Foresight: Cholera Epidemic

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Foresight: Cholera Epidemic

I have written two previous articles regarding health in general and topics of sustainability and the definition of health. But all those represent are ideas: the longevity of ideas depends on the people that can put them into action.

From May and ending (based on media reports) in late October, there was a Cholera Epidemic in Northern Nigeria and one that threatened to spread everywhere if not curbed. It is certainly strange that in searching for stories regarding the epidemic, the latest article was on 10/22. The rather dire report speaks of a peaking in the cholera epidemic that had already killed 1500 people and 80% of the sick were women and children. After that article, I could not find any further references by reputable media sources regarding the outbreak.

So after reading reports about this, I decided to go on the trail and find the first reports of the epidemic, and any actions being made by the Nigerian government. The first article I found published August 27th reports on an announcement of the epidemic made by the Nigerian Ministry. It indicated that the epidemic had begun in May, affecting 300 and as of then, killing 350 people. The announcement blames the epidemic on heavy rains and lack of access to clean water and sanitary facilities. Lacking in the article was any recorded plan to curb this spread-only a dire warning of the possibility of a country wide spread is given.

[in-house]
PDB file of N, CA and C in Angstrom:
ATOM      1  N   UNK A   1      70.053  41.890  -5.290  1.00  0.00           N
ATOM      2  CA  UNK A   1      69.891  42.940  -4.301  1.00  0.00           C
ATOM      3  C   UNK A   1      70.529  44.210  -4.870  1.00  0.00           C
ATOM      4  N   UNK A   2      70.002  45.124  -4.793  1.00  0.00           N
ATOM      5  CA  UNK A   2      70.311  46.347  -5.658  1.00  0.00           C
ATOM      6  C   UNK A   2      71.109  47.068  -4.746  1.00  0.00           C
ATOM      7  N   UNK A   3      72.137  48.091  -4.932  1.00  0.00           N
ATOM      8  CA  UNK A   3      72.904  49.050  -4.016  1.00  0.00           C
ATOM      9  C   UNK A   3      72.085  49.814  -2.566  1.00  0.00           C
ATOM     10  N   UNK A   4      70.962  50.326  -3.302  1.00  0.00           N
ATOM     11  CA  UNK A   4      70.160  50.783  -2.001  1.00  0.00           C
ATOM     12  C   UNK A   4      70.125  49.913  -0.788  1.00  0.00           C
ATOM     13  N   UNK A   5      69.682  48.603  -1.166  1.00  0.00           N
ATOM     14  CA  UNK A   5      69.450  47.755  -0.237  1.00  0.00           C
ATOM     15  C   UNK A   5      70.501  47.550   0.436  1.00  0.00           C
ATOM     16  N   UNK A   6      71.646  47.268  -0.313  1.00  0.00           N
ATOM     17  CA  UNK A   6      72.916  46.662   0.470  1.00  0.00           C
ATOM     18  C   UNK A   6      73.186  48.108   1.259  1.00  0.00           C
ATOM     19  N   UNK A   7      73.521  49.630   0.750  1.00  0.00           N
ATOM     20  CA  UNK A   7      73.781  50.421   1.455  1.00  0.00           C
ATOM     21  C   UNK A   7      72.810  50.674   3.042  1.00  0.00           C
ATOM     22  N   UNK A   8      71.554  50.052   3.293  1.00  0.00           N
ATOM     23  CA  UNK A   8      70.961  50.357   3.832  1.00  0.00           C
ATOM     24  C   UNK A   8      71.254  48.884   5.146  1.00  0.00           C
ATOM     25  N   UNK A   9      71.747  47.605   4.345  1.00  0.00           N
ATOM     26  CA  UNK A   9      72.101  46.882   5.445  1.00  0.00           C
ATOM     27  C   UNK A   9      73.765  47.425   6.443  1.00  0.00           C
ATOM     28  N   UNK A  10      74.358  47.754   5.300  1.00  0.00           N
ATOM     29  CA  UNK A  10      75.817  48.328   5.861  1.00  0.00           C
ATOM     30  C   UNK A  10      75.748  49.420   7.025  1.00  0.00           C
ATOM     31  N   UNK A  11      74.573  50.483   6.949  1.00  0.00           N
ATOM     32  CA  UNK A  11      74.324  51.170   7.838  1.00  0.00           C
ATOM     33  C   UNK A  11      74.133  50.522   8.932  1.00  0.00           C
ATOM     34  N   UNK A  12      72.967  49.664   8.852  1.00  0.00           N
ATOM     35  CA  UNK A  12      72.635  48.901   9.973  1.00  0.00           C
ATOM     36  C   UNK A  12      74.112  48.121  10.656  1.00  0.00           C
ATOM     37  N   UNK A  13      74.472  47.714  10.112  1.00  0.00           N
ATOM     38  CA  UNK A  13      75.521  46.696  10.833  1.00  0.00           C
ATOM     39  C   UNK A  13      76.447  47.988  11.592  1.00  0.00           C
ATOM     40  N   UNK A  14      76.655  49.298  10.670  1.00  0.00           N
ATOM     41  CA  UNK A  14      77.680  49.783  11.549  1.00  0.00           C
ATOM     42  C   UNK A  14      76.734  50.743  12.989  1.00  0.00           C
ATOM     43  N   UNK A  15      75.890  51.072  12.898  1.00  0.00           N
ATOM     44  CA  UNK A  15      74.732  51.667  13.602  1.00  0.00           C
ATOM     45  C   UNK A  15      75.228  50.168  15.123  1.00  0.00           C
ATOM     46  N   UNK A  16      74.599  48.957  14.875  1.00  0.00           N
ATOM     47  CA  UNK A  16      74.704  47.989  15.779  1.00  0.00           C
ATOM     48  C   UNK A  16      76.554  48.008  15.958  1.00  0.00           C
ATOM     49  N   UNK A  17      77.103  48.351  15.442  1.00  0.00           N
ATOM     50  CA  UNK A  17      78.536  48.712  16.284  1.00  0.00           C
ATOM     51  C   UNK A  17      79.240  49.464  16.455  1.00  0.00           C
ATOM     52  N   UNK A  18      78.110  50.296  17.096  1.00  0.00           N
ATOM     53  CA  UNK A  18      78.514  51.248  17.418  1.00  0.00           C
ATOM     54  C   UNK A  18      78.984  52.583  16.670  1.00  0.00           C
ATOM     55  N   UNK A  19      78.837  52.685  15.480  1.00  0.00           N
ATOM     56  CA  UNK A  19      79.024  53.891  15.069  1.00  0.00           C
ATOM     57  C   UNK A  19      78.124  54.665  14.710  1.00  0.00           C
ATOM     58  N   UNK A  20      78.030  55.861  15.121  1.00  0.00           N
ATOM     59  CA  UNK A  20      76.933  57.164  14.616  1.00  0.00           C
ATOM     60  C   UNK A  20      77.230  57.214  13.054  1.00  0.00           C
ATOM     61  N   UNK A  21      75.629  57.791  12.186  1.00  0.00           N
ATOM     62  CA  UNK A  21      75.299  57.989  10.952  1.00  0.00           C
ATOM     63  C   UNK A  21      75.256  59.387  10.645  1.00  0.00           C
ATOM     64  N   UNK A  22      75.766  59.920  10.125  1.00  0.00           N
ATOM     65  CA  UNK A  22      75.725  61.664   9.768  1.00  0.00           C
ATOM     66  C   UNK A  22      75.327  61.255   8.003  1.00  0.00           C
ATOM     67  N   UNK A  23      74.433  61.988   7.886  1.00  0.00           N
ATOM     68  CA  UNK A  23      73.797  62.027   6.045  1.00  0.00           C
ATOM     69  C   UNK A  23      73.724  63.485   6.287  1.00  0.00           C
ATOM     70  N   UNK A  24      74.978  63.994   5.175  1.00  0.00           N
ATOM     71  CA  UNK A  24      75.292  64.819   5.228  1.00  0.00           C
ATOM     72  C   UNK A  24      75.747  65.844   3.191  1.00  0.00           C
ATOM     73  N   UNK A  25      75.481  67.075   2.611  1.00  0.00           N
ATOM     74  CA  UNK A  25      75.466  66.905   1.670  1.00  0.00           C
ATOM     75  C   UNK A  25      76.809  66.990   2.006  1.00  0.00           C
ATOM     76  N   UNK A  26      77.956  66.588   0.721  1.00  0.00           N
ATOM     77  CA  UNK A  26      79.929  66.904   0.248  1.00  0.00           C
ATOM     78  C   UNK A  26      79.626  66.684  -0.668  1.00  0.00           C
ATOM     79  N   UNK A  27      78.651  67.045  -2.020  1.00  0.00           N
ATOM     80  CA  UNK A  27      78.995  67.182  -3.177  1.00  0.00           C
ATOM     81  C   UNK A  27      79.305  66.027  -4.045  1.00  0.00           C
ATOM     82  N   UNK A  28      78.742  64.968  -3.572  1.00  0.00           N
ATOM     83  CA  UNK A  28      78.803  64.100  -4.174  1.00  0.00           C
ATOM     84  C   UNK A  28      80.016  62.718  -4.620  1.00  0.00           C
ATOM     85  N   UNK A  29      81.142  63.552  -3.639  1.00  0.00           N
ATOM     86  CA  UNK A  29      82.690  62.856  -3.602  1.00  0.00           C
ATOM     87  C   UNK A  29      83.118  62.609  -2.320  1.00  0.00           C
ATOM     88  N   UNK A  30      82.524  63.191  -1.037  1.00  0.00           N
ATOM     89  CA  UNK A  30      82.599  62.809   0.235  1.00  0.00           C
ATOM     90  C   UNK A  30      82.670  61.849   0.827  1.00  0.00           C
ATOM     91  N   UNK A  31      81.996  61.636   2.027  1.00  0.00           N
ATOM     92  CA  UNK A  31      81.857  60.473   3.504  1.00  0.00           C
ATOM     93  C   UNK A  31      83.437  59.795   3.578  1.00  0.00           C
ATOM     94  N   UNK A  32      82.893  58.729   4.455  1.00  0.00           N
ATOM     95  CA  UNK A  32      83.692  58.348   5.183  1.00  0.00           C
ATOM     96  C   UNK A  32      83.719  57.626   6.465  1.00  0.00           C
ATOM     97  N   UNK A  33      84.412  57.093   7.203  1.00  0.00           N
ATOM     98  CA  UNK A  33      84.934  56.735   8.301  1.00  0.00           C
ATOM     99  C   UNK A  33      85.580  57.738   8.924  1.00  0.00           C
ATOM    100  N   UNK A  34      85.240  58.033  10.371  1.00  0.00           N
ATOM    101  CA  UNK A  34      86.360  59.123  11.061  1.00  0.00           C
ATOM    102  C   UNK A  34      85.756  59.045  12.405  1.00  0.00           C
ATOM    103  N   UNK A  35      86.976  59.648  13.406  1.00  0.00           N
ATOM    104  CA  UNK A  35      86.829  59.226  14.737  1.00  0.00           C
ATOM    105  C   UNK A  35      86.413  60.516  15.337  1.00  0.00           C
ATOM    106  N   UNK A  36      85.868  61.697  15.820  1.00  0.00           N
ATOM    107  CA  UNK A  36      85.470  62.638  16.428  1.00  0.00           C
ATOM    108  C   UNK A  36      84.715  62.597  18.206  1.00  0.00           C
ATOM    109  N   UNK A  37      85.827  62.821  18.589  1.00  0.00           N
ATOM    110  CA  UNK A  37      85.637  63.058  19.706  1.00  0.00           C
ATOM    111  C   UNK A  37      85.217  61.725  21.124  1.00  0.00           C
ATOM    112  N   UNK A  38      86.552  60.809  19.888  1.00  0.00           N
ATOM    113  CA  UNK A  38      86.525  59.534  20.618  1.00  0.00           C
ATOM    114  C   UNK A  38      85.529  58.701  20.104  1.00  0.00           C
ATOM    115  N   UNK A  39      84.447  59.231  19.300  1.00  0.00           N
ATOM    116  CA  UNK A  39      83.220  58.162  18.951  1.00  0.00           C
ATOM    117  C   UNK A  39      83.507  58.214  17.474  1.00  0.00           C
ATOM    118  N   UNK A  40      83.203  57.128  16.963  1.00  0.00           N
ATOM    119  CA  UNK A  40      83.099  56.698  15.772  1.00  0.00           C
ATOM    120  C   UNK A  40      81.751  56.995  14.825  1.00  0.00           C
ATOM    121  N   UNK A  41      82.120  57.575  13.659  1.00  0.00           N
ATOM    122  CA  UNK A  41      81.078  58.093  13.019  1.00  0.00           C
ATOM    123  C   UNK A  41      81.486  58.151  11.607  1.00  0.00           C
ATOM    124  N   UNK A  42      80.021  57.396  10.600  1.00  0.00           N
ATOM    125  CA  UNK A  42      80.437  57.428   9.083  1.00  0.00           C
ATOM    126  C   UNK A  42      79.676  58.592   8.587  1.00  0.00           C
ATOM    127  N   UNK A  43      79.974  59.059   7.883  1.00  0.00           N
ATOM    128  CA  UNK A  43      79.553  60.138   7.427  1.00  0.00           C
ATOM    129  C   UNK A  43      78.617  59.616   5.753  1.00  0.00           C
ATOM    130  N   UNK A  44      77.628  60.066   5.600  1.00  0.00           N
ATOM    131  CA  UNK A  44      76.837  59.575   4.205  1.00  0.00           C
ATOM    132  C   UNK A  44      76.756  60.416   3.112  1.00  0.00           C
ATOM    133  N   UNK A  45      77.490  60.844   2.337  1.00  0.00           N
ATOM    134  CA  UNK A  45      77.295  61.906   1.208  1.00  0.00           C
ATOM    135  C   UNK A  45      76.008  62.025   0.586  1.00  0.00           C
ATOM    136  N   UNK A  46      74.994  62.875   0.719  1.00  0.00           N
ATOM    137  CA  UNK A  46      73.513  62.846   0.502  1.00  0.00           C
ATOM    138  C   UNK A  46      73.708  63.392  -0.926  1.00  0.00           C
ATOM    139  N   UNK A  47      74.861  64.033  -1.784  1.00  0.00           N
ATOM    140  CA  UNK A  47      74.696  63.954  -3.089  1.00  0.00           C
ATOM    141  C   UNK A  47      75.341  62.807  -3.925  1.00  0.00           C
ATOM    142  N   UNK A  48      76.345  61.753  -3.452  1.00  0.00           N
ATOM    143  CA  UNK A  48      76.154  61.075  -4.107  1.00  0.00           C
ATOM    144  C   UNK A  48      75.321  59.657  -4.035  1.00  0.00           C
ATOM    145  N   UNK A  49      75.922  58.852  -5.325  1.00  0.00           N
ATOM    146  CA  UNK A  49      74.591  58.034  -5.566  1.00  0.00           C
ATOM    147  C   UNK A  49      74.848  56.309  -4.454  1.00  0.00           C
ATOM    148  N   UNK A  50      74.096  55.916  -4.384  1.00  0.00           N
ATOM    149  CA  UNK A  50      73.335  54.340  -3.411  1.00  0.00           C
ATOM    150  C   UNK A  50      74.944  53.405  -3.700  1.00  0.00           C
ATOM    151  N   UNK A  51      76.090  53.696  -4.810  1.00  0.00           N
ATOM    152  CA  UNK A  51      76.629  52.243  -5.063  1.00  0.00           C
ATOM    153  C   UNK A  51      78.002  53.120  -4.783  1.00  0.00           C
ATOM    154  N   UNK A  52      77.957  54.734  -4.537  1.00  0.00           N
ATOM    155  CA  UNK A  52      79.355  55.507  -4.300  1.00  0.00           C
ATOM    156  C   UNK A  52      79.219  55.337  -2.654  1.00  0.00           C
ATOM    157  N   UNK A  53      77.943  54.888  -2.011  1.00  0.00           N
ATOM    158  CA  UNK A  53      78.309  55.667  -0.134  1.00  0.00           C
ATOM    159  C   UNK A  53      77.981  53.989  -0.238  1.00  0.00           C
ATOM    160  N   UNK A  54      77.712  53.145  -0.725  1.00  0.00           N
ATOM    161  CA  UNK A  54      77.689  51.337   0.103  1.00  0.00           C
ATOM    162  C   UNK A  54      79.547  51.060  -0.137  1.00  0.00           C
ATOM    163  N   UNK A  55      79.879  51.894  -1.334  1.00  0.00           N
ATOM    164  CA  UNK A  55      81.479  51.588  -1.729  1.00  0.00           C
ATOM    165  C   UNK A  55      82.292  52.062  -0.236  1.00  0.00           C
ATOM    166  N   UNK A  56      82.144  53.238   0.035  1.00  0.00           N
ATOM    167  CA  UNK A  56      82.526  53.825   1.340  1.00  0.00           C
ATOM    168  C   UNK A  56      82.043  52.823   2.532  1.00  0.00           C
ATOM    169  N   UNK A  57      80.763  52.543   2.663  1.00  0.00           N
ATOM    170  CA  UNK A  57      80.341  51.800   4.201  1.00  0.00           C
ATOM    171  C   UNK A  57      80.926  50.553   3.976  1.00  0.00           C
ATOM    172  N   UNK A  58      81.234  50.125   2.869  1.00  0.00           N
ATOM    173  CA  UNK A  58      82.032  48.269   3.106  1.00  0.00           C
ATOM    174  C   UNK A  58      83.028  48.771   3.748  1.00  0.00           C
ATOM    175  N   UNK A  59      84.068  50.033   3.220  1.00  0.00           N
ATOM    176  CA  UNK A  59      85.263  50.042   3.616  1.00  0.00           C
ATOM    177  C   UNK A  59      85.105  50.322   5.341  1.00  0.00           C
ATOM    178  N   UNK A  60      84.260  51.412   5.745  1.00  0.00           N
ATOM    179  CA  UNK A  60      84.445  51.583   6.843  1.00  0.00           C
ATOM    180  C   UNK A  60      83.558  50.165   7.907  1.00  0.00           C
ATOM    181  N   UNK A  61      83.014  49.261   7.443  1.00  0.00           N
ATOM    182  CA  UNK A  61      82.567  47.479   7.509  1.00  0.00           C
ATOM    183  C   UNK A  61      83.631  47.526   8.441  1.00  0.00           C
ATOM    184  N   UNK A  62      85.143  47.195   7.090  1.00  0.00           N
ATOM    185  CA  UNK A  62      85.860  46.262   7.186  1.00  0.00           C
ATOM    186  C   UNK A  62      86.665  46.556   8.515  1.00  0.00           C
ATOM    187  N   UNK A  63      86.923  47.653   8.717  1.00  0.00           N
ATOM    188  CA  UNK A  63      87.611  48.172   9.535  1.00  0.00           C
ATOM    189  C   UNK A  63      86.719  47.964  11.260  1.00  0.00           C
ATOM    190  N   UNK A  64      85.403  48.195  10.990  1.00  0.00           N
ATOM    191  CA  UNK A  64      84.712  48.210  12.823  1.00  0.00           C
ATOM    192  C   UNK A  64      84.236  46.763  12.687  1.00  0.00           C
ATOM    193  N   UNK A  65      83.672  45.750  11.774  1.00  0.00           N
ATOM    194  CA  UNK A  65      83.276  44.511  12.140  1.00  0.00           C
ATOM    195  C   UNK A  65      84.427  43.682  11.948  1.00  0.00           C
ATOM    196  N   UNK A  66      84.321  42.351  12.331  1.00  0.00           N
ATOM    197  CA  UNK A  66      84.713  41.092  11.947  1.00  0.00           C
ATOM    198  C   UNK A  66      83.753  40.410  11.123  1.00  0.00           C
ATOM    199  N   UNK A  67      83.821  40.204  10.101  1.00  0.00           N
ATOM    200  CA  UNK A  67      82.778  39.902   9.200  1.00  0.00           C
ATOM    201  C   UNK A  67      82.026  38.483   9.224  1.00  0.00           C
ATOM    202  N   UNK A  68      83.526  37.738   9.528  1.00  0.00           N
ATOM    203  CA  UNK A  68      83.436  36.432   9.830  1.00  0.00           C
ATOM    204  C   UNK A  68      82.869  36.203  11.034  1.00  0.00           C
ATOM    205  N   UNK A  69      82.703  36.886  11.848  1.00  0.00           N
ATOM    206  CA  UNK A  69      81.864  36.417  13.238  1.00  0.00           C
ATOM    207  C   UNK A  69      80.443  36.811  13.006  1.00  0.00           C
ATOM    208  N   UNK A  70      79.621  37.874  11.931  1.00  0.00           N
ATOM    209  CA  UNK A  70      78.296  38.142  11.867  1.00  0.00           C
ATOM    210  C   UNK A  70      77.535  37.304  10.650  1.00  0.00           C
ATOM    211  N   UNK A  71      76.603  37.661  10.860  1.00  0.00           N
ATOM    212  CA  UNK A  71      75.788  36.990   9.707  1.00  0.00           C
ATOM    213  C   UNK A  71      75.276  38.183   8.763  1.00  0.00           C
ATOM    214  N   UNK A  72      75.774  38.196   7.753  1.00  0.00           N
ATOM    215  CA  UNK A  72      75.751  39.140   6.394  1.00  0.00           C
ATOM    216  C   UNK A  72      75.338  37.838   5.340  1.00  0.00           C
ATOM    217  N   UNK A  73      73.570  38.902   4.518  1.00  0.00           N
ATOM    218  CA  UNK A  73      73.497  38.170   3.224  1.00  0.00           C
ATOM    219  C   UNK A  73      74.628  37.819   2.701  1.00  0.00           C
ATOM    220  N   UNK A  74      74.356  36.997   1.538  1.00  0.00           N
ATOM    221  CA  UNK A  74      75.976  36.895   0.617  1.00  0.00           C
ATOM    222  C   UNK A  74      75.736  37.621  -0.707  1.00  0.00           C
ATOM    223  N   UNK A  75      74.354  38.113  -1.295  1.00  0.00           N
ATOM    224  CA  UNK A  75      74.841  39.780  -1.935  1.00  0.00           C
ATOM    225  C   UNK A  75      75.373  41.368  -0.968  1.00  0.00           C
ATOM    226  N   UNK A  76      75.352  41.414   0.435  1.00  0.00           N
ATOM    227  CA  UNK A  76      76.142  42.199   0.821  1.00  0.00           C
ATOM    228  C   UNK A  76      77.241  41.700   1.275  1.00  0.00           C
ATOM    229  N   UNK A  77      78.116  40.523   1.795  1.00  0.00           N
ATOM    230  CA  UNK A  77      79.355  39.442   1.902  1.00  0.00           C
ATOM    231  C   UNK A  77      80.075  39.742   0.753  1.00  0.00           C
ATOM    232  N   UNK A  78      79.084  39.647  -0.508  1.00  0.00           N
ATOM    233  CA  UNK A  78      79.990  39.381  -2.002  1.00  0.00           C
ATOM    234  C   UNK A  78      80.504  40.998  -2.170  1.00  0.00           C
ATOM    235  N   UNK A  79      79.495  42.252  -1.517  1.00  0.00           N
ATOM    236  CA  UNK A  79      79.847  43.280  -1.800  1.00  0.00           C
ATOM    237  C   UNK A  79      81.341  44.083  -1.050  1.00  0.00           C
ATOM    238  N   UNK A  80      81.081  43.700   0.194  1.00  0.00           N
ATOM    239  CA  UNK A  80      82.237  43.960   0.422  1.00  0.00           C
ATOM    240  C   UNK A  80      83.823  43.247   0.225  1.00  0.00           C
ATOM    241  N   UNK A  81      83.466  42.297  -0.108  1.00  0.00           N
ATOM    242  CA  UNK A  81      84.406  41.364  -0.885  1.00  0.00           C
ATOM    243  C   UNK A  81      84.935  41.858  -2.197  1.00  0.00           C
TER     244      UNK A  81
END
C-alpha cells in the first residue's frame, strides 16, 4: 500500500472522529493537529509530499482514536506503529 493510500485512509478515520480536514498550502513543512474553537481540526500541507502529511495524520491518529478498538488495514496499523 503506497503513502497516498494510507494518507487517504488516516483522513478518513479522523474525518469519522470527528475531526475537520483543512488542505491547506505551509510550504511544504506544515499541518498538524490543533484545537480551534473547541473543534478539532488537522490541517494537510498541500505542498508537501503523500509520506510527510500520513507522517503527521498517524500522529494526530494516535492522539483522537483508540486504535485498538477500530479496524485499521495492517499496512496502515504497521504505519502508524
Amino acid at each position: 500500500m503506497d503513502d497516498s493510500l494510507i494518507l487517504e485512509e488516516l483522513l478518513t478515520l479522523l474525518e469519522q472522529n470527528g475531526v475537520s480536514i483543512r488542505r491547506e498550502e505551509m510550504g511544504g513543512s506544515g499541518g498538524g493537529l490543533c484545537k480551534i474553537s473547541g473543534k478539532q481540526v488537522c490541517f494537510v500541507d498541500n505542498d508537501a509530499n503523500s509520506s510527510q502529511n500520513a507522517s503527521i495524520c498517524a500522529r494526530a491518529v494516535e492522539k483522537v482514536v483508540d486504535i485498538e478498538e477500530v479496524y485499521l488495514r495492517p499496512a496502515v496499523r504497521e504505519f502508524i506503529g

As I looked further and read more articles, I found an article published merely a week from the first one, and beginning with the words:

“The Nigerian Medical Association (NMA) has blamed the refusal of most state and local governments to live up to their responsibilities of providing primary and secondary health care to their citizens, as a major contributory factor to the abysmal health system in the country.”(All Africa)

So still no obvious health plan, but accusations and concerns over inefficiency.

Later articles only tell anecdotes and give accounts of the situation in the affected states. The one article that gives measures provided by the government stated that Wells had been chlorinated to kill the cholera pathogen-although the same article notes that the chlorine wears off and conditions that caused the epidemic would soon return.

So I decided to go back even further to figure out why the rains this year had caused the outbreak. That was when I found out that the cholera incidences in that part of Nigeria had been steadily increasing over the past 3 years. And little to nothing had been done to curb it. No infrastructure had been put in place to stop the causes of the coming outbreak. Instead, it appears as if the outbreak happened, and then action is taken.